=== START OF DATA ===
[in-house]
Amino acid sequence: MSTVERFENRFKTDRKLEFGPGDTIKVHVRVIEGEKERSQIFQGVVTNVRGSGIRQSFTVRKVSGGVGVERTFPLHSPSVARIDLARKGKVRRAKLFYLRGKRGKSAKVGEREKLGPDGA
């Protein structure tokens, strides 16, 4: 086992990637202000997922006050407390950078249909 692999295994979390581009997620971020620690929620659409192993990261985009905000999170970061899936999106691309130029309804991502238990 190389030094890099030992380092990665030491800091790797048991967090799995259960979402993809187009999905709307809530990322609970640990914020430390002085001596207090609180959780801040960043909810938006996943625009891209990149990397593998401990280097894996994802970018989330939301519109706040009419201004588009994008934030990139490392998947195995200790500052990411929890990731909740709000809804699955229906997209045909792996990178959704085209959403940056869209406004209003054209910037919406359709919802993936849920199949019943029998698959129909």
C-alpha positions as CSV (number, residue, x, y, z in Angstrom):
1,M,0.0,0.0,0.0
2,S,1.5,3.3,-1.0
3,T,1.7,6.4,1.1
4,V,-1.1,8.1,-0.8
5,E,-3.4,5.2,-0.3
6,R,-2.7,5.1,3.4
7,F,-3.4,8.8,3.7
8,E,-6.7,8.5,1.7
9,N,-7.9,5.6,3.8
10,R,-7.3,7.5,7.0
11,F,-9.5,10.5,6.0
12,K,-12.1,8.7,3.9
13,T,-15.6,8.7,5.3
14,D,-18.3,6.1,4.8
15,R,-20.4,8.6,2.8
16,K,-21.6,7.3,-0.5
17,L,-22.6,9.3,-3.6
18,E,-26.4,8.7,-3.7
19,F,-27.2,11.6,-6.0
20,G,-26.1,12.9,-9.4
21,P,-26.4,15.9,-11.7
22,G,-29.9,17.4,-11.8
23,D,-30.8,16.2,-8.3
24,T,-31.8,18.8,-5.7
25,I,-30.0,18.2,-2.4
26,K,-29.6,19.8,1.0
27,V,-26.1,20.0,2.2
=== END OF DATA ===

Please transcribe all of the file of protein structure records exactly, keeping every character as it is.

[in-house]
Amino acid sequence: MSTVERFENRFKTDRKLEFGPGDTIKVHVRVIEGEKERSQIFQGVVTNVRGSGIRQSFTVRKVSGGVGVERTFPLHSPSVARIDLARKGKVRRAKLFYLRGKRGKSAKVGEREKLGPDGA
């Protein structure tokens, strides 16, 4: 086992990637202000997922006050407390950078249909 692999295994979390581009997620971020620690929620659409192993990261985009905000999170970061899936999106691309130029309804991502238990 190389030094890099030992380092990665030491800091790797048991967090799995259960979402993809187009999905709307809530990322609970640990914020430390002085001596207090609180959780801040960043909810938006996943625009891209990149990397593998401990280097894996994802970018989330939301519109706040009419201004588009994008934030990139490392998947195995200790500052990411929890990731909740709000809804699955229906997209045909792996990178959704085209959403940056869209406004209003054209910037919406359709919802993936849920199949019943029998698959129909």
C-alpha positions as CSV (number, residue, x, y, z in Angstrom):
1,M,0.0,0.0,0.0
2,S,1.5,3.3,-1.0
3,T,1.7,6.4,1.1
4,V,-1.1,8.1,-0.8
5,E,-3.4,5.2,-0.3
6,R,-2.7,5.1,3.4
7,F,-3.4,8.8,3.7
8,E,-6.7,8.5,1.7
9,N,-7.9,5.6,3.8
10,R,-7.3,7.5,7.0
11,F,-9.5,10.5,6.0
12,K,-12.1,8.7,3.9
13,T,-15.6,8.7,5.3
14,D,-18.3,6.1,4.8
15,R,-20.4,8.6,2.8
16,K,-21.6,7.3,-0.5
17,L,-22.6,9.3,-3.6
18,E,-26.4,8.7,-3.7
19,F,-27.2,11.6,-6.0
20,G,-26.1,12.9,-9.4
21,P,-26.4,15.9,-11.7
22,G,-29.9,17.4,-11.8
23,D,-30.8,16.2,-8.3
24,T,-31.8,18.8,-5.7
25,I,-30.0,18.2,-2.4
26,K,-29.6,19.8,1.0
27,V,-26.1,20.0,2.2